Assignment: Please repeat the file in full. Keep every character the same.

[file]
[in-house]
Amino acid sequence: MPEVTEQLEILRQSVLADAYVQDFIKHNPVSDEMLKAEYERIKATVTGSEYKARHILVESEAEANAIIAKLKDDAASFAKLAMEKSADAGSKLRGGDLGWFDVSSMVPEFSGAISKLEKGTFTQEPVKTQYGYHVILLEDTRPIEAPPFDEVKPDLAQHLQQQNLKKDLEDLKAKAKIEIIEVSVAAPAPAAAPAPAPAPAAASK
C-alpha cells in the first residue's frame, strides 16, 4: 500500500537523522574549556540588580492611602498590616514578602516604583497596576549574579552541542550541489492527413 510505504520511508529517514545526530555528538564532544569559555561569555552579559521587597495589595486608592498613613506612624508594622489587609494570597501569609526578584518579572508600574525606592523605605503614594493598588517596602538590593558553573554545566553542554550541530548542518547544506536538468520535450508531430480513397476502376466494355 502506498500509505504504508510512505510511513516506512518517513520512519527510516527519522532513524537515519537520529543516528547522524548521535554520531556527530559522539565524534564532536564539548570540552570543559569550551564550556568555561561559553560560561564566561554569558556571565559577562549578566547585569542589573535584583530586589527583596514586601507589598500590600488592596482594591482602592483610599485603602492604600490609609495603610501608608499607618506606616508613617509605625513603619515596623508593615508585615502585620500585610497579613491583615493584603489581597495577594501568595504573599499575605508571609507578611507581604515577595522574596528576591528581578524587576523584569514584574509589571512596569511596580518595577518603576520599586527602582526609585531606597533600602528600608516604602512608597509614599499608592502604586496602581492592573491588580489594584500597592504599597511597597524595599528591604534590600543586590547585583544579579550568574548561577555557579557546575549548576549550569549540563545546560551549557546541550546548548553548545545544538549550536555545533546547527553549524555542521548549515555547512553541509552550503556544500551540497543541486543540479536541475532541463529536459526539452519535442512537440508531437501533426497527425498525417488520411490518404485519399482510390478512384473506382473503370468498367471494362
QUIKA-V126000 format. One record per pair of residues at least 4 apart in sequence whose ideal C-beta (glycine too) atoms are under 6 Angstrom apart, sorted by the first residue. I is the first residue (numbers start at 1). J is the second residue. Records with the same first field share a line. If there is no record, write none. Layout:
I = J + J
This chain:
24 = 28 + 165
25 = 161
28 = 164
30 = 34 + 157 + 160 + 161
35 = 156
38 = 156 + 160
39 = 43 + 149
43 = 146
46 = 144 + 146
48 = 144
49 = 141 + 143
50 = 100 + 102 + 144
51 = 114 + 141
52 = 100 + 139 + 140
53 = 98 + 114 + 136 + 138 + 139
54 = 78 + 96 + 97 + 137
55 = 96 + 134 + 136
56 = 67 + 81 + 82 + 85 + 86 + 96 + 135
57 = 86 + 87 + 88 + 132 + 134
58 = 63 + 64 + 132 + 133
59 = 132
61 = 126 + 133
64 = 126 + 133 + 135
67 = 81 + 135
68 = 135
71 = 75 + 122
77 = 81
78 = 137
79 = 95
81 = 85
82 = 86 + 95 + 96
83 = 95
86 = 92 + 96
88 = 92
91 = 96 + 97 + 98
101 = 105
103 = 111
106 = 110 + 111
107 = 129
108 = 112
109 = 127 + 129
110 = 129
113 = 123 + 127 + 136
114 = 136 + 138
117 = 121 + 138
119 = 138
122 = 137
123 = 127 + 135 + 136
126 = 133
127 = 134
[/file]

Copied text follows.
[in-house]
Amino acid sequence: MPEVTEQLEILRQSVLADAYVQDFIKHNPVSDEMLKAEYERIKATVTGSEYKARHILVESEAEANAIIAKLKDDAASFAKLAMEKSADAGSKLRGGDLGWFDVSSMVPEFSGAISKLEKGTFTQEPVKTQYGYHVILLEDTRPIEAPPFDEVKPDLAQHLQQQNLKKDLEDLKAKAKIEIIEVSVAAPAPAAAPAPAPAPAAASK
C-alpha cells in the first residue's frame, strides 16, 4: 500500500537523522574549556540588580492611602498590616514578602516604583497596576549574579552541542550541489492527413 510505504520511508529517514545526530555528538564532544569559555561569555552579559521587597495589595486608592498613613506612624508594622489587609494570597501569609526578584518579572508600574525606592523605605503614594493598588517596602538590593558553573554545566553542554550541530548542518547544506536538468520535450508531430480513397476502376466494355 502506498500509505504504508510512505510511513516506512518517513520512519527510516527519522532513524537515519537520529543516528547522524548521535554520531556527530559522539565524534564532536564539548570540552570543559569550551564550556568555561561559553560560561564566561554569558556571565559577562549578566547585569542589573535584583530586589527583596514586601507589598500590600488592596482594591482602592483610599485603602492604600490609609495603610501608608499607618506606616508613617509605625513603619515596623508593615508585615502585620500585610497579613491583615493584603489581597495577594501568595504573599499575605508571609507578611507581604515577595522574596528576591528581578524587576523584569514584574509589571512596569511596580518595577518603576520599586527602582526609585531606597533600602528600608516604602512608597509614599499608592502604586496602581492592573491588580489594584500597592504599597511597597524595599528591604534590600543586590547585583544579579550568574548561577555557579557546575549548576549550569549540563545546560551549557546541550546548548553548545545544538549550536555545533546547527553549524555542521548549515555547512553541509552550503556544500551540497543541486543540479536541475532541463529536459526539452519535442512537440508531437501533426497527425498525417488520411490518404485519399482510390478512384473506382473503370468498367471494362
QUIKA-V126000 format. One record per pair of residues at least 4 apart in sequence whose ideal C-beta (glycine too) atoms are under 6 Angstrom apart, sorted by the first residue. I is the first residue (numbers start at 1). J is the second residue. Records with the same first field share a line. If there is no record, write none. Layout:
I = J + J
This chain:
24 = 28 + 165
25 = 161
28 = 164
30 = 34 + 157 + 160 + 161
35 = 156
38 = 156 + 160
39 = 43 + 149
43 = 146
46 = 144 + 146
48 = 144
49 = 141 + 143
50 = 100 + 102 + 144
51 = 114 + 141
52 = 100 + 139 + 140
53 = 98 + 114 + 136 + 138 + 139
54 = 78 + 96 + 97 + 137
55 = 96 + 134 + 136
56 = 67 + 81 + 82 + 85 + 86 + 96 + 135
57 = 86 + 87 + 88 + 132 + 134
58 = 63 + 64 + 132 + 133
59 = 132
61 = 126 + 133
64 = 126 + 133 + 135
67 = 81 + 135
68 = 135
71 = 75 + 122
77 = 81
78 = 137
79 = 95
81 = 85
82 = 86 + 95 + 96
83 = 95
86 = 92 + 96
88 = 92
91 = 96 + 97 + 98
101 = 105
103 = 111
106 = 110 + 111
107 = 129
108 = 112
109 = 127 + 129
110 = 129
113 = 123 + 127 + 136
114 = 136 + 138
117 = 121 + 138
119 = 138
122 = 137
123 = 127 + 135 + 136
126 = 133
127 = 134